Foligno, in the heart of Umbria and Italy, the town of “the Quintana”


by Giovanni Bosi  Foligno / Italy

(TurismoItaliaNews) It is considered by tradition the “centre of the world”. Foligno, in the heart of Umbria and Italy, is famous worldwide for the Quintana, the jousting tournament which in June and September renews the challenge among the knights of its ten wards. An exciting challenge where each knight, riding his own galloping horse, has to catch a series of rings (which gradually become smaller and smaller) hanging from a wooden statue called “Quintana”. It is a great feast of people, colours and passions, but also an accurate historical, scenic, iconographic and gastronomic reconstruction of the Italian Baroque. This is Foligno, with its 17th century palaces, museums, Baroque Oratories and the first edition of the Divine Comedy by Dante Alighieri, printed here in 1472.

The Quintana Tournament

Every year in June and September Foligno brings to life again the most awaited challenge: the Quintana Tournament, the most charming and difficult ring competition ever held in Italy and for this reason defined as the Olimpics of equestrian competitions. The inhabitants of the town are divided into ten wards (Rioni), each of them being represented by a Knight of ‘the Jousting Field’ (Campo de li Giochi) aiming at winning the banner (Palio). Each knight is identified by a nickname: the “Gagliardo” (strong) represents the Ammanniti ward; the “Ardito” (brave) for the Badia ward; the “Pertinace” (tenacious) for the Cassero ward; the “Furente”(furious) for the Contrastanga ward; the “Fedele” (faithful) for the Croce Bianca ward; the “Animoso (fiery) for the Giotti ward; the “Generoso” (generous) for the La Mora ward; the “Baldo” (brave) for the Morlupo ward; the Moro (dark) for the Pugilli ward; the “Audace” (daring) for the Spada ward.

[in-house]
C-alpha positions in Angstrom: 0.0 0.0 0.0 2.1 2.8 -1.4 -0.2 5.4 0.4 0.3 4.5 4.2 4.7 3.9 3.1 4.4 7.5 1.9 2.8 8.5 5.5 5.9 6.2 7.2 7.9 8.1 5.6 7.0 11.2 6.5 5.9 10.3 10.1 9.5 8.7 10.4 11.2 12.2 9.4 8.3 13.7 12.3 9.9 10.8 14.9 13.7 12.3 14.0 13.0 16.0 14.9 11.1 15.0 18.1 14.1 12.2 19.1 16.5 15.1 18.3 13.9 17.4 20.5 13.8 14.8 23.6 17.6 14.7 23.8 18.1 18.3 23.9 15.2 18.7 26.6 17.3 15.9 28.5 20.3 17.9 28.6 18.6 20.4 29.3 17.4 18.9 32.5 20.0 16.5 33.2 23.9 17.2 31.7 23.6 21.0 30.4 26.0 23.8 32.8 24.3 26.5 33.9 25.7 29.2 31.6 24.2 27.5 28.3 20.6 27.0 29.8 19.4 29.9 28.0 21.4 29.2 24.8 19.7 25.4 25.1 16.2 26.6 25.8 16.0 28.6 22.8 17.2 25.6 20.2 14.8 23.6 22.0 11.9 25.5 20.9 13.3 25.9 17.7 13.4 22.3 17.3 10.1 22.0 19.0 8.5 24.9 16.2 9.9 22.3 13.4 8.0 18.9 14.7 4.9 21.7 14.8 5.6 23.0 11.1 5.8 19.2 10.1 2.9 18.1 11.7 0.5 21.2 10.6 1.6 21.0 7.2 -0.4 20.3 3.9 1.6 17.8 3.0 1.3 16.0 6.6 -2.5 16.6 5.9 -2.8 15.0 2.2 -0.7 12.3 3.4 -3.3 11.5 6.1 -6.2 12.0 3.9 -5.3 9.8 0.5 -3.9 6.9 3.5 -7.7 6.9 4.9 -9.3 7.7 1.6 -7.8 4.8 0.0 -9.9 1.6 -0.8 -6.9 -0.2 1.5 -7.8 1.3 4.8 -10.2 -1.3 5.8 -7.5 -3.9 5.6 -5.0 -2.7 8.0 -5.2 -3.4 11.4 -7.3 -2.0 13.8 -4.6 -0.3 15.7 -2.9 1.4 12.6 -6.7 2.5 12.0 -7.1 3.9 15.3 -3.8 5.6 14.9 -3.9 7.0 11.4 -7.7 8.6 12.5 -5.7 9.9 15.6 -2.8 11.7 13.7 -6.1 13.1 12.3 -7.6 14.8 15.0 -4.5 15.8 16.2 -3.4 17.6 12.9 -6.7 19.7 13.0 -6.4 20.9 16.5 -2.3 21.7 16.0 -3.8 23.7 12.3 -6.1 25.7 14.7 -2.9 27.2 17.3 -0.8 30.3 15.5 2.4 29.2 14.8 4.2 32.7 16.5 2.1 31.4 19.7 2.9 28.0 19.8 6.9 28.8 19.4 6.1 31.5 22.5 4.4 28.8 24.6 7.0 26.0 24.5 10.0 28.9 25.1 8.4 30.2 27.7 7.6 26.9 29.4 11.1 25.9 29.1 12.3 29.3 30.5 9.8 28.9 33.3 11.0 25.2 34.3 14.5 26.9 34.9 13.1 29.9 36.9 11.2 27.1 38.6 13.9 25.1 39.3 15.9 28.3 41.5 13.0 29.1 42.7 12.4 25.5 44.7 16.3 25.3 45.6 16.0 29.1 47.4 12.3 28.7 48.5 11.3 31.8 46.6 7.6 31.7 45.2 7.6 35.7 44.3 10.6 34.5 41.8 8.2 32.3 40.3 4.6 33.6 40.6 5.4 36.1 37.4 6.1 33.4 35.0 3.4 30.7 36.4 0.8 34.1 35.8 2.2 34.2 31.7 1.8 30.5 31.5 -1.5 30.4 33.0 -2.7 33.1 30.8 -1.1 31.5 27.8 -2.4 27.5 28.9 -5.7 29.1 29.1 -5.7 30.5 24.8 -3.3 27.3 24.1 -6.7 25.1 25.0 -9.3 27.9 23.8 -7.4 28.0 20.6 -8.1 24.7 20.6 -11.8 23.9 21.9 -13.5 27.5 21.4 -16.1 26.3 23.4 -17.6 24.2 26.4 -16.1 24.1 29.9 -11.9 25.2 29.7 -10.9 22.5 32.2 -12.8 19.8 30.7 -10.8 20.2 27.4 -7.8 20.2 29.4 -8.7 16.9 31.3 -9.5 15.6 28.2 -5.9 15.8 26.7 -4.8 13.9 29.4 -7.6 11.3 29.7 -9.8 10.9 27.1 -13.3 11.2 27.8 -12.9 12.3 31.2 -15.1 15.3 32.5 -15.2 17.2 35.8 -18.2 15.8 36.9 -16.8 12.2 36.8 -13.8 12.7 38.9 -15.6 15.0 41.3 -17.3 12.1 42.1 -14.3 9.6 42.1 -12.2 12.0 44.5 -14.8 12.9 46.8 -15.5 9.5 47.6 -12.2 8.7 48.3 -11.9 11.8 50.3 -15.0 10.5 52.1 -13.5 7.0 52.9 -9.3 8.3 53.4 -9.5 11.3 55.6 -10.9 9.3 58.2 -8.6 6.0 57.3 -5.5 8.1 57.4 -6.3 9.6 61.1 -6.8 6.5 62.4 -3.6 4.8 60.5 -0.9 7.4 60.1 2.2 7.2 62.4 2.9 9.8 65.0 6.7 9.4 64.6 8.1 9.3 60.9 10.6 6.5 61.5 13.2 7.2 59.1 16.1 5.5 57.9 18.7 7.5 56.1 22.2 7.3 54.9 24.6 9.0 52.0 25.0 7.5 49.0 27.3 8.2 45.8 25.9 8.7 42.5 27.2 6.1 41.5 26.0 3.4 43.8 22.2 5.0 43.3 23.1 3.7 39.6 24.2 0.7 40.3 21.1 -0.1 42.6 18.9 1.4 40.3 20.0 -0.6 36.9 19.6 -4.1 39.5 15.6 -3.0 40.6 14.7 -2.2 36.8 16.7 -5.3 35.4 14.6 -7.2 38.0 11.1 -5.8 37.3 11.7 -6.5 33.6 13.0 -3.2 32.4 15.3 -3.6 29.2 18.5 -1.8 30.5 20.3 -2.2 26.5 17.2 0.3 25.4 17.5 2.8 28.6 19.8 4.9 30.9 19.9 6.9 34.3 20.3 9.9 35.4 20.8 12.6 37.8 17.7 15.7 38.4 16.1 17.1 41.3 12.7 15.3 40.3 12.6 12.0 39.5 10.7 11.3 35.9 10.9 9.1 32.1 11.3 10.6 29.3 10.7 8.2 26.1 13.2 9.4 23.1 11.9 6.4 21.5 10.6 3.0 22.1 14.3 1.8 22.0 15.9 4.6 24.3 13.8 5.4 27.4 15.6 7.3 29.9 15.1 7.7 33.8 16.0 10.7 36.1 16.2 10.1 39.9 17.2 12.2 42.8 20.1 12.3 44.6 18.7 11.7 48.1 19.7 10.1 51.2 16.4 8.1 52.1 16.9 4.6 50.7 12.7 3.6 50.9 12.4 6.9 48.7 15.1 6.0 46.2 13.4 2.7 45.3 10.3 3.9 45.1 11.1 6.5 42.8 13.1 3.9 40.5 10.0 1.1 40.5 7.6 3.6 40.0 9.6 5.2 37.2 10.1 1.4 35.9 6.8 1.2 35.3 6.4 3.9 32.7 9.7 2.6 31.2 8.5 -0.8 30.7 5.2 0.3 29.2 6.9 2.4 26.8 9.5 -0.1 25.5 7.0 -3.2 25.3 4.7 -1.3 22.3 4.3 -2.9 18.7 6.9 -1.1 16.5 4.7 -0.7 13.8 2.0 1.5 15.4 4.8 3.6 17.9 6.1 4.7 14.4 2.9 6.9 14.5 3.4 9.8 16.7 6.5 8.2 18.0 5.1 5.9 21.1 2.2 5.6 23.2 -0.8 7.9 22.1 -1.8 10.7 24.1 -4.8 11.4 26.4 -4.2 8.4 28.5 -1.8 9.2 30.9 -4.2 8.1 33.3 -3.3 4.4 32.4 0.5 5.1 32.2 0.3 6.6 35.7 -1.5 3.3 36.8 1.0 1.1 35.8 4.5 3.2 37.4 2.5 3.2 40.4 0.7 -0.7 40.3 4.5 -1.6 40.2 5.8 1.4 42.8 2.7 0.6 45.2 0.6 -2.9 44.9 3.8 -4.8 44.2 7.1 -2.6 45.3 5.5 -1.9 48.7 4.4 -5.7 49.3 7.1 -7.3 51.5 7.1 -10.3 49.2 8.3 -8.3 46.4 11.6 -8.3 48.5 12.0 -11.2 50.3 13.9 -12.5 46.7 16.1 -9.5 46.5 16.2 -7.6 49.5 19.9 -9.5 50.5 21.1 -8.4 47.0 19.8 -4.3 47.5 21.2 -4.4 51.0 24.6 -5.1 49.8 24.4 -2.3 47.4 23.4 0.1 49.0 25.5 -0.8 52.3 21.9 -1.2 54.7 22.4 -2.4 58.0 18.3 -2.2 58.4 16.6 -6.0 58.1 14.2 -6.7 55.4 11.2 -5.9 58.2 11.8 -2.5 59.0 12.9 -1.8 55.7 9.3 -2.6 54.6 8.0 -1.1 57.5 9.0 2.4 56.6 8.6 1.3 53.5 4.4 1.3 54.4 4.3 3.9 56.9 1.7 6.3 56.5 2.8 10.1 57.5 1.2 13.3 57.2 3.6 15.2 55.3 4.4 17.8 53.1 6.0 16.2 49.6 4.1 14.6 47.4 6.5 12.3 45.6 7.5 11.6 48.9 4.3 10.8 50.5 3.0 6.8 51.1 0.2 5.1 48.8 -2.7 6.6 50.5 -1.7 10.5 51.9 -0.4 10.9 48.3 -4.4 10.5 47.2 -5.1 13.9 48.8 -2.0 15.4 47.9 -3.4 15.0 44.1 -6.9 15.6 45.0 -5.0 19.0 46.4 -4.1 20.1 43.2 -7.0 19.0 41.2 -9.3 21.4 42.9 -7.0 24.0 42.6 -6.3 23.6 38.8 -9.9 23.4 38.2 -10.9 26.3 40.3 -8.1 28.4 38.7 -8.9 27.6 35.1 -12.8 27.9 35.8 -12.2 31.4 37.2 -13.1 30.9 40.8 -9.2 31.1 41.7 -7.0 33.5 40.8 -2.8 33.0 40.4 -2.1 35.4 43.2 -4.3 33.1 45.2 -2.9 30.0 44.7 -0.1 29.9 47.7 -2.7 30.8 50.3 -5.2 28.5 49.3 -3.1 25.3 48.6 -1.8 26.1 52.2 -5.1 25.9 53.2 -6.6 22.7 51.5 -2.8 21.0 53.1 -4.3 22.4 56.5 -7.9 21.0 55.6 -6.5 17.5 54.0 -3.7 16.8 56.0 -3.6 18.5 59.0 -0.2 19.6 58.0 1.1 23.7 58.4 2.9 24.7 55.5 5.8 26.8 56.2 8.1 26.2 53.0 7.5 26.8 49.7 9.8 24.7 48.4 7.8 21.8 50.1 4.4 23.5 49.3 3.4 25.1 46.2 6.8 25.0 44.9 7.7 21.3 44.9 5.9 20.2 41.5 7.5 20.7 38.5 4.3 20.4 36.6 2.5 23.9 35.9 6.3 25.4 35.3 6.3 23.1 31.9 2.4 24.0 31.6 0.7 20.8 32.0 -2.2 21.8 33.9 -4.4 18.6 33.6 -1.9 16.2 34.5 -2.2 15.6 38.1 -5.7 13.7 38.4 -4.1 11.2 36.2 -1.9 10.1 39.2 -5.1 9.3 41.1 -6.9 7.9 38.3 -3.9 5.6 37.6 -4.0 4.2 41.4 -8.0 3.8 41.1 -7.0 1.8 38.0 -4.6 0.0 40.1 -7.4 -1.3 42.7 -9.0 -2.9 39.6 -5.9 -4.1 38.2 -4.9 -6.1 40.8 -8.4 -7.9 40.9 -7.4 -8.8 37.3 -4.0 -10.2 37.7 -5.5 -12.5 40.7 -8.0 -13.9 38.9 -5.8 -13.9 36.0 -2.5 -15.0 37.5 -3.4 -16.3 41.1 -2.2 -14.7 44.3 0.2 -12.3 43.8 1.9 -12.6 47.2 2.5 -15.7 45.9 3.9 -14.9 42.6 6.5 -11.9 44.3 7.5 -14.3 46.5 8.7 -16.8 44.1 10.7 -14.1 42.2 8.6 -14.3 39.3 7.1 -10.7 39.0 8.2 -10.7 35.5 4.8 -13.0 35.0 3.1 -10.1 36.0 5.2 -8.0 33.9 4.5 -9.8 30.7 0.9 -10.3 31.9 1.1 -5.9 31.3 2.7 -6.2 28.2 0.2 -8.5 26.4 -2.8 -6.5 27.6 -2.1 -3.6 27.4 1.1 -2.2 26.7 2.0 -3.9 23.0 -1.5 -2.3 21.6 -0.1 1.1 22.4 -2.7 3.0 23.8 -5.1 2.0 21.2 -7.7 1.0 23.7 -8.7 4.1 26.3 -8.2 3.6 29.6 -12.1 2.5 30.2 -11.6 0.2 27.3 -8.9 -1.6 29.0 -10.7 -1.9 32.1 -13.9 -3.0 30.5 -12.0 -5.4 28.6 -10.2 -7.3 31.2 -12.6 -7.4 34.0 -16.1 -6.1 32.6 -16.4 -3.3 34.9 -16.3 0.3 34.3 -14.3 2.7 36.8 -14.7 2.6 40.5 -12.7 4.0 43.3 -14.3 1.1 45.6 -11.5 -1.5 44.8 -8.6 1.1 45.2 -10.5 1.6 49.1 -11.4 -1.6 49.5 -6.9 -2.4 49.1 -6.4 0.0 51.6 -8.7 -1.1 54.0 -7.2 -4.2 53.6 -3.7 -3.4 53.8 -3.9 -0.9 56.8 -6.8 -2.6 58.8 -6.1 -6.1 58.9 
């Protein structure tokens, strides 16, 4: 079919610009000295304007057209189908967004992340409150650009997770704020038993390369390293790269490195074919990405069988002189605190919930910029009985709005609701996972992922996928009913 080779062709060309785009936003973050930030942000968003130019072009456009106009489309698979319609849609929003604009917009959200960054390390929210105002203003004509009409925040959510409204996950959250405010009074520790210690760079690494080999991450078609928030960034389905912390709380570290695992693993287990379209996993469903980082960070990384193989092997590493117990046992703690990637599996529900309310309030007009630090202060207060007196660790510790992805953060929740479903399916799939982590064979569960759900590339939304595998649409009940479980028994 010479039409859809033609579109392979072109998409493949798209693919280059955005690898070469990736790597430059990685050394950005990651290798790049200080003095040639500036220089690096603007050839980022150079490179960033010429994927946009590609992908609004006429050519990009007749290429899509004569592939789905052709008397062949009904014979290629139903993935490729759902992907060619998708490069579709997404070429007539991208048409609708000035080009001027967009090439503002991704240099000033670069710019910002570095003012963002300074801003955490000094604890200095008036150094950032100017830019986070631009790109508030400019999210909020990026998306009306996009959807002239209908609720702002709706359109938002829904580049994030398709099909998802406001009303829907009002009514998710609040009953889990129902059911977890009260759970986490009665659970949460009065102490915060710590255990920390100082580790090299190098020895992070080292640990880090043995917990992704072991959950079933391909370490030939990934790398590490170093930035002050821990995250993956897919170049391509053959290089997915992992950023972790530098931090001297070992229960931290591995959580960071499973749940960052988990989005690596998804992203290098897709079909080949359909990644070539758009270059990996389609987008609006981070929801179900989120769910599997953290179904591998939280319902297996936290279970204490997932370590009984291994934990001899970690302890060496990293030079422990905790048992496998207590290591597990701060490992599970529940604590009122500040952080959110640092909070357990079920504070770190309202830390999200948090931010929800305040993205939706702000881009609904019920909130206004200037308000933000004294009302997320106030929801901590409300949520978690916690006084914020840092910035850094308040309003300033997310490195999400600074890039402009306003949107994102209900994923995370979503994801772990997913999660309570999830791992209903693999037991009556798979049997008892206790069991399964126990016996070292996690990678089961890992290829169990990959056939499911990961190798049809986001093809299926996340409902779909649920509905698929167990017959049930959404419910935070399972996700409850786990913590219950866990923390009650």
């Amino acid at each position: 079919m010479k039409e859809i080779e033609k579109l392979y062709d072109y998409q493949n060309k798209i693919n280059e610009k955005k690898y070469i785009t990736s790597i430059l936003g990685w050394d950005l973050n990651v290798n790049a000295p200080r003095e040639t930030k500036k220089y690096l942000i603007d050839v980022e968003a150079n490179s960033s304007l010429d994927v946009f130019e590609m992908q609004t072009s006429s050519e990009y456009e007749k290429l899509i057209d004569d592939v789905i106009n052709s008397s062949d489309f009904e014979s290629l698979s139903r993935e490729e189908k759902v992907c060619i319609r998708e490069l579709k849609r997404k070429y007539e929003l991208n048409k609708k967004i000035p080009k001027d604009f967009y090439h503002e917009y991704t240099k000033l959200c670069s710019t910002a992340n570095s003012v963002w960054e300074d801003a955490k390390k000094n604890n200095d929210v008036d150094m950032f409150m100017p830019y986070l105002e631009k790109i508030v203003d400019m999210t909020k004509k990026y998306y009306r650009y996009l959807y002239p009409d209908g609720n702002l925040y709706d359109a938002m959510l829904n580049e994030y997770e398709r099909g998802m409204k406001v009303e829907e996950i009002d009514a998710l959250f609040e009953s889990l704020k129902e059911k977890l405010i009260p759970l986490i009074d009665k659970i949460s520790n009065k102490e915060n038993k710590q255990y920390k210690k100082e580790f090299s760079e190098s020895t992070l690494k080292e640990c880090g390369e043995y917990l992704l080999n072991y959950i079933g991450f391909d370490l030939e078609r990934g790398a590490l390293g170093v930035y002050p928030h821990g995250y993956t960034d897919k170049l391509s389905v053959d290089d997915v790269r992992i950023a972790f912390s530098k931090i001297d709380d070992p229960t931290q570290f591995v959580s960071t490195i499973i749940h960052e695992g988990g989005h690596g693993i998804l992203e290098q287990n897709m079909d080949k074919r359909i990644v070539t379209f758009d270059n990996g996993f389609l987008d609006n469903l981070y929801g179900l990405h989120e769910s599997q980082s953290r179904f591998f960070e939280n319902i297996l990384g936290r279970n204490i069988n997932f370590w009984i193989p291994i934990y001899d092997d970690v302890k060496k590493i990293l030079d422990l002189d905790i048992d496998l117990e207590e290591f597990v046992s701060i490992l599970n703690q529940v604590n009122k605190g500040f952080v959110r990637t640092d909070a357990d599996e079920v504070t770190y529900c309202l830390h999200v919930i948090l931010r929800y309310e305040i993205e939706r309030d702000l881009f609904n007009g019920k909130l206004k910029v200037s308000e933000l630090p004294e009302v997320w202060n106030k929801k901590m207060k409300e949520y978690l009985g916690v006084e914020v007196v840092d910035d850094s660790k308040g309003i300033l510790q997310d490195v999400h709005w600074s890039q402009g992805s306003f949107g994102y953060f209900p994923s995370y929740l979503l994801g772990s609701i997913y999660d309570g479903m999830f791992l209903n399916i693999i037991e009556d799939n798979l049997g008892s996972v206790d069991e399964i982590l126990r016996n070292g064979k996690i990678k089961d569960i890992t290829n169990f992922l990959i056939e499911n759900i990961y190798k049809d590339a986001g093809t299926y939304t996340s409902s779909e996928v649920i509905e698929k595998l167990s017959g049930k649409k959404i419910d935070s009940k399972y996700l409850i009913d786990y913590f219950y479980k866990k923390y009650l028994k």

In order to win the competition each knight on horseback runs a 754 metres eight-shaped track on the racing ground. At the crossing of the diagonal lines the Quintana statue stands, its left arm holding a shield with the symbols of Foligno (the Lily and the Cross) while its right arm holds the rings which are to be caught with a spear by the knights riding at full gallop. Together with the knights the horses are the protagonists of the race: they are trained for months in order to become fast, precise and competitive. The rings are of three different sizes: eight cm for the first round, six and five cm for the other two. The total number of rounds is nine. The knight who manages to run the track in the shortest time and with the least penalties wins the “Palio” painted every year by a famous artist. The Challenge Tournament is held in June, the Return Game in September.

The Historical Parade

The night before the game a historical parade goes through the city centre. Hundreds of characters dressed in Baroque costumes represent the local body responsible for the Tournament(Giostra), the Townhall and the ten Wards. Noblemen and ladies, knights on horseback, pages and valets, drummers and trumpet players, flag bearers and flag jugglers bring back the emotions of the past in a wonderful pageantry. Before the reading of the “Bando” (Opening Speech) in Piazza Grande the knights register for the competition of the next day and the Bishop blesses them in the Cathedral square. Then the Procession goes through the town following a picturesque route under triumphal arches and evocative lights. It takes place in June and September every year.